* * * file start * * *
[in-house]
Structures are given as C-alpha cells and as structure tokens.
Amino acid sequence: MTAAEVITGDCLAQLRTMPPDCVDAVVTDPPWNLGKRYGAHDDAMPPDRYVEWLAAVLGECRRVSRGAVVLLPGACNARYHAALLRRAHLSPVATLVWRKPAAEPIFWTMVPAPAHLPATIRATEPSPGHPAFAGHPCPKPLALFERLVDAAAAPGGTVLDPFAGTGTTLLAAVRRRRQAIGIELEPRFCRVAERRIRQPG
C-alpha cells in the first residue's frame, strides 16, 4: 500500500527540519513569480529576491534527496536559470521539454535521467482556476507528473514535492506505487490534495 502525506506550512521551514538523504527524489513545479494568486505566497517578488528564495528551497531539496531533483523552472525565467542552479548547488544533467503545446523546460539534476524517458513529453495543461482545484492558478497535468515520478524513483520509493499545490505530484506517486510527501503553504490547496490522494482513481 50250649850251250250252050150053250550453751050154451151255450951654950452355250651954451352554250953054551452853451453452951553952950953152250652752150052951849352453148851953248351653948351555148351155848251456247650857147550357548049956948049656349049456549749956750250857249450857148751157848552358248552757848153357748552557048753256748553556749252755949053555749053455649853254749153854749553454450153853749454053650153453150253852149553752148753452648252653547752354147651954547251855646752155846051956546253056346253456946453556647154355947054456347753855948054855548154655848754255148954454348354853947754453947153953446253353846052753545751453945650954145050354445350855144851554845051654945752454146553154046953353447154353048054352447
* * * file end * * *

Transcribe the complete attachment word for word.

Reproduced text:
[in-house]
Structures are given as C-alpha cells and as structure tokens.
Amino acid sequence: MTAAEVITGDCLAQLRTMPPDCVDAVVTDPPWNLGKRYGAHDDAMPPDRYVEWLAAVLGECRRVSRGAVVLLPGACNARYHAALLRRAHLSPVATLVWRKPAAEPIFWTMVPAPAHLPATIRATEPSPGHPAFAGHPCPKPLALFERLVDAAAAPGGTVLDPFAGTGTTLLAAVRRRRQAIGIELEPRFCRVAERRIRQPG
C-alpha cells in the first residue's frame, strides 16, 4: 500500500527540519513569480529576491534527496536559470521539454535521467482556476507528473514535492506505487490534495 502525506506550512521551514538523504527524489513545479494568486505566497517578488528564495528551497531539496531533483523552472525565467542552479548547488544533467503545446523546460539534476524517458513529453495543461482545484492558478497535468515520478524513483520509493499545490505530484506517486510527501503553504490547496490522494482513481 50250649850251250250252050150053250550453751050154451151255450951654950452355250651954451352554250953054551452853451453452951553952950953152250652752150052951849352453148851953248351653948351555148351155848251456247650857147550357548049956948049656349049456549749956750250857249450857148751157848552358248552757848153357748552557048753256748553556749252755949053555749053455649853254749153854749553454450153853749454053650153453150253852149553752148753452648252653547752354147651954547251855646752155846051956546253056346253456946453556647154355947054456347753855948054855548154655848754255148954454348354853947754453947153953446253353846052753545751453945650954145050354445350855144851554845051654945752454146553154046953353447154353048054352447